AUGUST 22 — Education, like politics and food and parenting, is one of those things where everyone identifies as an expert but in truth knows precious little about.

Often when I hear people comment about the education sector, I get a feeling this is how parents must feel when non-parents talk like they invented the notion of raising kids.

It is especially grating on the spirit when non-educators make snide comments about how bad or untrained or uninformed today’s lecturers are.

Even worse when students and their parents pontificate about the state of Malaysia’s education and subtly (or less so) blame it on lecturers.


Whatever the “truth” of their accusations, I want to offer a brief glimpse of a world I suspect not many non-educators are aware of.

Ladies and gentlemen, do you know what some of your teachers and lecturers have gone through for their students’ (i.e. your) benefit?

There are the “quotidian” acts like staying up until 3am (and feeling like a zombie the next day) to ensure the lesson materials have that extra “kick” because God forbid the students get bored during a lesson on sand dunes and climate change.


The alternative is to simply use the lesson slides from the previous lecturer no matter how uncool or boring those are but, no, this lecturer believes in delivering top-quality classroom experiences so to hell with sleep.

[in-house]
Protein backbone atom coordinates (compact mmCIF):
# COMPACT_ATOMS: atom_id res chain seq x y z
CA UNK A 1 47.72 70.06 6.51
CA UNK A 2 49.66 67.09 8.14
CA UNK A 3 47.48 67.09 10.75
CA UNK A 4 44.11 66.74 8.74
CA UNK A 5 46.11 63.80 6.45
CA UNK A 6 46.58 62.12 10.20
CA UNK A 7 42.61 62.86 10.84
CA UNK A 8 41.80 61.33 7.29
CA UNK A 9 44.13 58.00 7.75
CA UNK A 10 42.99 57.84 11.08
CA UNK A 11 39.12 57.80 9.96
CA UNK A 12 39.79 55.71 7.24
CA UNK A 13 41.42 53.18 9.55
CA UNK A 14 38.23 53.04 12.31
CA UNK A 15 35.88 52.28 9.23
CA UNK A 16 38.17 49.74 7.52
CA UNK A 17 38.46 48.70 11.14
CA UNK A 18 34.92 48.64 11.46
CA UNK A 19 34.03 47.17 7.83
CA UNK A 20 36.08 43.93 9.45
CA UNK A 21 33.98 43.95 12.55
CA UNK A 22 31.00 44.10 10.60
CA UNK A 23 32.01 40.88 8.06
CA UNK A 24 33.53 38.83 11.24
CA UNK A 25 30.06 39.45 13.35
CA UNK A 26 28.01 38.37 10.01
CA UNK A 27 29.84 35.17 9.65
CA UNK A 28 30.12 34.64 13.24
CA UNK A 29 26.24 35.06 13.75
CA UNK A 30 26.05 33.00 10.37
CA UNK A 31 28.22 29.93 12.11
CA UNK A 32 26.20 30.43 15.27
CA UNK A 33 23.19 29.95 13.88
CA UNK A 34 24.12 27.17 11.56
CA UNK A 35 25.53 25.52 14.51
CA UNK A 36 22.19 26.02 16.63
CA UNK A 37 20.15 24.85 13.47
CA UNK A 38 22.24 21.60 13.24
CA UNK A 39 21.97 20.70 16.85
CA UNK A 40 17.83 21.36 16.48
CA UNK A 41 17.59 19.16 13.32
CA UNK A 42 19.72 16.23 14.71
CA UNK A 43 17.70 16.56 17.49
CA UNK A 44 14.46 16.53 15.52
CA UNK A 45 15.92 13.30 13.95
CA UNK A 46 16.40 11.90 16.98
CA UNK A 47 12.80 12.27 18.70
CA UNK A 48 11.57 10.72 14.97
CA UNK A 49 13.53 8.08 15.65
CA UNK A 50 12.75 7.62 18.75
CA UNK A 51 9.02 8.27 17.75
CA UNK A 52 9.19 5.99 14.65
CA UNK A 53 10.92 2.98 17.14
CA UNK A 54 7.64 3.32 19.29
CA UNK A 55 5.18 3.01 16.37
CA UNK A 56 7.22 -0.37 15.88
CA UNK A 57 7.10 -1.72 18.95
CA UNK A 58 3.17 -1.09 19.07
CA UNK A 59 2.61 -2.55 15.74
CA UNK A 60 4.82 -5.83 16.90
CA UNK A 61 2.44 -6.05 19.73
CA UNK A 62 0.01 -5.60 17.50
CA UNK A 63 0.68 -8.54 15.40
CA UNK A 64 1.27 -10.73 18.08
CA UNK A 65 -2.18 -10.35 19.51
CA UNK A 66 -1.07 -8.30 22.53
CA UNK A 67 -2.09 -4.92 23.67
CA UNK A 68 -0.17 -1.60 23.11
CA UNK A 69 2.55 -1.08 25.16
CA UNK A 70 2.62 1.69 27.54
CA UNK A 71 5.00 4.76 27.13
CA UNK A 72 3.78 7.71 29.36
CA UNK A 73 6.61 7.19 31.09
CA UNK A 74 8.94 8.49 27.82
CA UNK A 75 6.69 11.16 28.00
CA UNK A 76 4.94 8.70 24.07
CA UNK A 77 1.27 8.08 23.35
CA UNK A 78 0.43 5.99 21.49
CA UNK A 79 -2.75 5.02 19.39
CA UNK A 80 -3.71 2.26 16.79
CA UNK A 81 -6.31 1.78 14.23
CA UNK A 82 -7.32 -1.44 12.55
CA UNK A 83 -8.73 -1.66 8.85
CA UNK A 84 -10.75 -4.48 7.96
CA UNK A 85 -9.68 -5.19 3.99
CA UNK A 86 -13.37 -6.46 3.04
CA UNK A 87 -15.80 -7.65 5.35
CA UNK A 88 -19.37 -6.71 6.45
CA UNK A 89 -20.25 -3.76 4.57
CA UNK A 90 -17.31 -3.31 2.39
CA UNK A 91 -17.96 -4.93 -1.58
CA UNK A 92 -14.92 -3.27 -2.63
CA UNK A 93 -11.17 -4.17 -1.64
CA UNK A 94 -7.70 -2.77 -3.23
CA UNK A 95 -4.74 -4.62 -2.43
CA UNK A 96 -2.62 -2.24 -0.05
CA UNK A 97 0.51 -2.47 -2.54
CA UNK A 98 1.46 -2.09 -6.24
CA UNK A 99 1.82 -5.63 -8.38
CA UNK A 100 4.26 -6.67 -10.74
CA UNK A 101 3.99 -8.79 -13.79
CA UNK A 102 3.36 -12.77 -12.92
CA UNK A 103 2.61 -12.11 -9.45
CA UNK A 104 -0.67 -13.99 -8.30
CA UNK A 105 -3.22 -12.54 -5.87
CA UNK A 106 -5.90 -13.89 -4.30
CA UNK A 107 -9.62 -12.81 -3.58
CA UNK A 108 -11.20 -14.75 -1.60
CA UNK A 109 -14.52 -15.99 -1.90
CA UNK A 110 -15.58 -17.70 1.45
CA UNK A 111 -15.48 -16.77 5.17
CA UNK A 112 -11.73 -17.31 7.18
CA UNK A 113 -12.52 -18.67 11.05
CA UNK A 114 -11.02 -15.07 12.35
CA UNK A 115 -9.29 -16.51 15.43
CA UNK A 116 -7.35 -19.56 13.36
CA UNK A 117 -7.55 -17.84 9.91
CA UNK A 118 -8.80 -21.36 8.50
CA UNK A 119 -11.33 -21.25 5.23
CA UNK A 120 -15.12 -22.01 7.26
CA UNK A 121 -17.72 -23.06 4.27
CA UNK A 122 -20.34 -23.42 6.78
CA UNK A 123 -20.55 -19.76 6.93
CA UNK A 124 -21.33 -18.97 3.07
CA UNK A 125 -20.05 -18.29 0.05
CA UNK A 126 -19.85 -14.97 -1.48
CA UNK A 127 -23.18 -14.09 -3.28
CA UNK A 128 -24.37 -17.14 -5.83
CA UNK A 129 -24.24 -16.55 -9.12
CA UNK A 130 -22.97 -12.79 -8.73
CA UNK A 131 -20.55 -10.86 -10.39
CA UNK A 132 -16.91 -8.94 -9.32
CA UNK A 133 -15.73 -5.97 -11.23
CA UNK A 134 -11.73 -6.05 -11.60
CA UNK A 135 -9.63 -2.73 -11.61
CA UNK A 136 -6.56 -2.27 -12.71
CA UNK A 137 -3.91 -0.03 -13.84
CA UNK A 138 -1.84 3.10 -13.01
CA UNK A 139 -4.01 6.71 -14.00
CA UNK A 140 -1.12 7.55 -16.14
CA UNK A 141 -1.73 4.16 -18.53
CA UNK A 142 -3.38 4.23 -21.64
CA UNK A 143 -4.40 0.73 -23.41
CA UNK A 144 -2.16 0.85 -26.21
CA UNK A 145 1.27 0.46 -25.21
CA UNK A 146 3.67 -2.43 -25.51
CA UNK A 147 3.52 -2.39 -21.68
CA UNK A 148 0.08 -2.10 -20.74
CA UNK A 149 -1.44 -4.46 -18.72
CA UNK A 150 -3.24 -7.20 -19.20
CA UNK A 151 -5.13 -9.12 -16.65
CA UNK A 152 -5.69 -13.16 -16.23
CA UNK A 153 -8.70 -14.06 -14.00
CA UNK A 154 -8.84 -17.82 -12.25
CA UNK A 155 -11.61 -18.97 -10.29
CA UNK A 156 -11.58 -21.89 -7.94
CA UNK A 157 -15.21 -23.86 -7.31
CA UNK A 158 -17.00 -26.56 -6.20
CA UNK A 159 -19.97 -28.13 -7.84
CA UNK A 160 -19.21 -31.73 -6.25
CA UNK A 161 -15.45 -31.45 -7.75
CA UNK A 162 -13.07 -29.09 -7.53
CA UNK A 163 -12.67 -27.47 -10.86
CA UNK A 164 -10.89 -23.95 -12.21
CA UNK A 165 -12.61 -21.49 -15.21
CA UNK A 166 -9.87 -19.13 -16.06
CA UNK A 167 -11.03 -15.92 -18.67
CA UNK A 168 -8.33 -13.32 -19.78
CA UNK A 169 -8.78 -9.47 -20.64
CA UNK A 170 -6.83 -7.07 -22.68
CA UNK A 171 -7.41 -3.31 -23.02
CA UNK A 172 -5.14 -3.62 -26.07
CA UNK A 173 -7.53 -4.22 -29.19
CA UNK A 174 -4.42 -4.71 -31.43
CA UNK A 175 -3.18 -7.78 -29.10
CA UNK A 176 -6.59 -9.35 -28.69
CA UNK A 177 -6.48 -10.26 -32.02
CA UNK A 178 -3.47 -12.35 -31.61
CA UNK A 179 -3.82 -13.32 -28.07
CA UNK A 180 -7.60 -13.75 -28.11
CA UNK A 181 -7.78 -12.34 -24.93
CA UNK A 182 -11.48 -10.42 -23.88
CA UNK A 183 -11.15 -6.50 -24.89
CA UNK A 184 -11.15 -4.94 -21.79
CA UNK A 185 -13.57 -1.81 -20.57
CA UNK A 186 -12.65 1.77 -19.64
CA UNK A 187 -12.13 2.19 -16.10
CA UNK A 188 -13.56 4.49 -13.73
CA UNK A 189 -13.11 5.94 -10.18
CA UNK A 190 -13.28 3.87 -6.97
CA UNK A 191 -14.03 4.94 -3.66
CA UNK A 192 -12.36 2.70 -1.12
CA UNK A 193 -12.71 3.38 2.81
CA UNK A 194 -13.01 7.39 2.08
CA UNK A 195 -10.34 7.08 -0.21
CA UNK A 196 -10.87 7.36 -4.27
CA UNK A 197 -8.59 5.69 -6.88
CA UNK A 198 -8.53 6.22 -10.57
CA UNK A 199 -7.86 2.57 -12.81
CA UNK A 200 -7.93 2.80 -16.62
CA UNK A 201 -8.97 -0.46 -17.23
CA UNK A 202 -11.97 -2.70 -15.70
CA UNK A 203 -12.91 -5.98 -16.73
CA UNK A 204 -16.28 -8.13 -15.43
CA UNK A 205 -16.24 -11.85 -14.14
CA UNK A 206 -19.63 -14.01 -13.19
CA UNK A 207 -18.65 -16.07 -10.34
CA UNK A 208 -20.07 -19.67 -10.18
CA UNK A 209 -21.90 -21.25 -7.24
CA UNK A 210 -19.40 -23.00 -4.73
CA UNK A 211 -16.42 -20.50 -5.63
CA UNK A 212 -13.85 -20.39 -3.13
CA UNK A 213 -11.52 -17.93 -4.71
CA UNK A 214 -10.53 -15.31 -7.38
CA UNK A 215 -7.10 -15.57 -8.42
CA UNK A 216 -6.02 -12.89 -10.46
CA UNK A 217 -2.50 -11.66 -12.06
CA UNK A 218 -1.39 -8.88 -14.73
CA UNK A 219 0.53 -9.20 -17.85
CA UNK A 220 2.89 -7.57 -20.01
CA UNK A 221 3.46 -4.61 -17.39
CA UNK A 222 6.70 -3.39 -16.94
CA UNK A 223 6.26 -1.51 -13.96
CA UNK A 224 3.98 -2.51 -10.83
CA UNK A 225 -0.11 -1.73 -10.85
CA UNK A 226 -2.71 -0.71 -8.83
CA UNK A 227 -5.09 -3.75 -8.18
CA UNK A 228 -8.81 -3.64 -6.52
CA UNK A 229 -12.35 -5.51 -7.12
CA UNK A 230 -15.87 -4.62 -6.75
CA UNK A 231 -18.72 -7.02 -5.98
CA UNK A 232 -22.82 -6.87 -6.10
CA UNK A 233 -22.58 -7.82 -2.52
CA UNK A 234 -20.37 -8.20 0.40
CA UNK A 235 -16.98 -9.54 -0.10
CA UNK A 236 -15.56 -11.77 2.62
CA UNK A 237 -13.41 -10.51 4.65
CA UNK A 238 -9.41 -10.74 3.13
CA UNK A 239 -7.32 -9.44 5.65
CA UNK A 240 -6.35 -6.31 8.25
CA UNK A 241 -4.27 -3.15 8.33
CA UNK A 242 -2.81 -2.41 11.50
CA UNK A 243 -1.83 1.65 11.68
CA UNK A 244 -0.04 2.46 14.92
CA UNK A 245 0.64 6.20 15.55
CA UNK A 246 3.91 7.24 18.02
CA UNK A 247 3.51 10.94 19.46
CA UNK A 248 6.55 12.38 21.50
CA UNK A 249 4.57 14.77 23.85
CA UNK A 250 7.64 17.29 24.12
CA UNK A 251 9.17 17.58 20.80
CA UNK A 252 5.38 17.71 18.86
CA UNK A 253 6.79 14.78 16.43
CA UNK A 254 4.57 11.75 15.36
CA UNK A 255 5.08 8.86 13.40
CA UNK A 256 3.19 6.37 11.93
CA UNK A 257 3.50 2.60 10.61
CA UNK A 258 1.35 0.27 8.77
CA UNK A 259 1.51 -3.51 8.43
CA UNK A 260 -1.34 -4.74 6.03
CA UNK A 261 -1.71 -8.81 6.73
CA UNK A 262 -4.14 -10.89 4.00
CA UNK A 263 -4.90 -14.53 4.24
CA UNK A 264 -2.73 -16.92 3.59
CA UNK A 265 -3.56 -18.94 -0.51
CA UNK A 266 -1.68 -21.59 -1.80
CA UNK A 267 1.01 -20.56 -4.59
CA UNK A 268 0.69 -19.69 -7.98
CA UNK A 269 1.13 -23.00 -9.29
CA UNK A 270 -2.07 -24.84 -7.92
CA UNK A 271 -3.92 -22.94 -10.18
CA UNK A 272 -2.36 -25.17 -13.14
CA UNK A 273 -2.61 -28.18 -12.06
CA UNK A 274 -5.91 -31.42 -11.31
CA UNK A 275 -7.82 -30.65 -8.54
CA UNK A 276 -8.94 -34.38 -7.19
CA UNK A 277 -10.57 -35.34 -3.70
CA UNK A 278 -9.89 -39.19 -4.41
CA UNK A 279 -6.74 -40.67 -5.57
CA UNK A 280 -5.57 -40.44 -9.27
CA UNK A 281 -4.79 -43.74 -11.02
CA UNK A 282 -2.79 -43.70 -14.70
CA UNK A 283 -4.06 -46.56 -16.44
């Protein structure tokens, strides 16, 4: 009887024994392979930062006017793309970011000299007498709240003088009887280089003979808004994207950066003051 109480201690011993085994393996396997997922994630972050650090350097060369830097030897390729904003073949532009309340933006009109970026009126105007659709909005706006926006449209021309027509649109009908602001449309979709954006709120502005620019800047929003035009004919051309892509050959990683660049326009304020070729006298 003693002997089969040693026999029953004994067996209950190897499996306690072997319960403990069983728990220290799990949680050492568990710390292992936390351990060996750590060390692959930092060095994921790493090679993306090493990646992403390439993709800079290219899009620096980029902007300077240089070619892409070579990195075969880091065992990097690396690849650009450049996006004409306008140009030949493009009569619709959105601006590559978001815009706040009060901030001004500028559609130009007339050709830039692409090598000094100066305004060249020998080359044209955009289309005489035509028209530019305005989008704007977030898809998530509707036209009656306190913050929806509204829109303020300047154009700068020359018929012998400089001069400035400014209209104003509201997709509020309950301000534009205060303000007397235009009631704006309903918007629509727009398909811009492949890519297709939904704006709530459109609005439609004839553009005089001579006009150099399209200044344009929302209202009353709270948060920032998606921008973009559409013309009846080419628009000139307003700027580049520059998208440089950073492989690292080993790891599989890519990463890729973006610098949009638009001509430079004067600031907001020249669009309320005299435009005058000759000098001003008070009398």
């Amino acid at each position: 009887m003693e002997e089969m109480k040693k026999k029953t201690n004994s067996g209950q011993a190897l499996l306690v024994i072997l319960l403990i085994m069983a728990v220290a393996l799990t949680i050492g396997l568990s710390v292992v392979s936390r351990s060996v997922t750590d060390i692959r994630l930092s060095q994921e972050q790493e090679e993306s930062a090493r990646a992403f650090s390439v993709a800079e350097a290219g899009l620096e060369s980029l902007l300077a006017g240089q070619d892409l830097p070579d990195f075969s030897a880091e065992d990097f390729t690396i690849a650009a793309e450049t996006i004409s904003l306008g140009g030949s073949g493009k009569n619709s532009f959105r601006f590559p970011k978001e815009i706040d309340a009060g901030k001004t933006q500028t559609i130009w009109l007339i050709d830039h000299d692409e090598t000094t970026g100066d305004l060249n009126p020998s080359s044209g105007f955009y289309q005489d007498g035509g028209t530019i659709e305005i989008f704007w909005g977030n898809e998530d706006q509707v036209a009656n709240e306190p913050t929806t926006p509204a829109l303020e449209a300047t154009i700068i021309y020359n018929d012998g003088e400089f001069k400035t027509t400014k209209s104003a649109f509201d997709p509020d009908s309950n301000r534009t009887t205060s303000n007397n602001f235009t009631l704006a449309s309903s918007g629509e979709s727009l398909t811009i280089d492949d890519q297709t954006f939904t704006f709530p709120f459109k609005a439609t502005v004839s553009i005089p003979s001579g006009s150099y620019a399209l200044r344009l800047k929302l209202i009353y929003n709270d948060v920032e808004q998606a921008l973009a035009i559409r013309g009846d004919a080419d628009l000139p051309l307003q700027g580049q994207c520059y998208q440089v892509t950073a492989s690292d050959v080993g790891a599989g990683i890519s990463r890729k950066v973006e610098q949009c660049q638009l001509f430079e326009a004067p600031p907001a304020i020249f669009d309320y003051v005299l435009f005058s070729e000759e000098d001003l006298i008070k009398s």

I have also seen a teacher spend literally hours in the canteen or a spare classroom elucidating the differences in calculations between a Profit and Loss Account and a Balance Sheet to students who forget every second thing she says.

When a student fails to get across that line within the stipulated time (or fails at anything for that matter), the very first people the university questions are the lecturers. — Reuters pic
When a student fails to get across that line within the stipulated time (or fails at anything for that matter), the very first people the university questions are the lecturers. — Reuters pic

This same teacher, should she have decided to, could’ve simply pointed the students to the relevant chapters in Frank Wood’s book, told them to solve their own problems and proceeded with getting a life.

Even worse when bubbly new fresh-grad Masters or PhD employees are thrown half a dozen new subjects because no one else in the department wants to teach them or get saddled with evening classes throughout the week (in addition to other duties) because, well, everybody else don’t want to have their dinner and Netflix time interrupted and, of course, the department would never do something as radical as hire more staff to more evenly spread the work around.

Students are also likely unaware of those end-of-semester periods when some lecturers spend four nights a week at a Starbucks, from about 6pm to 10pm, marking millions of papers and combing through every bleedin’ line of every exam essay just because to not do so would weaken the objectivity and reliability of that assessment.

And what about those times when a Head of Program (usually also a lecturer) had to give up her entertainment and free time for a month because she has to manually (and thus carefully) approve courses selected by students for the upcoming semester?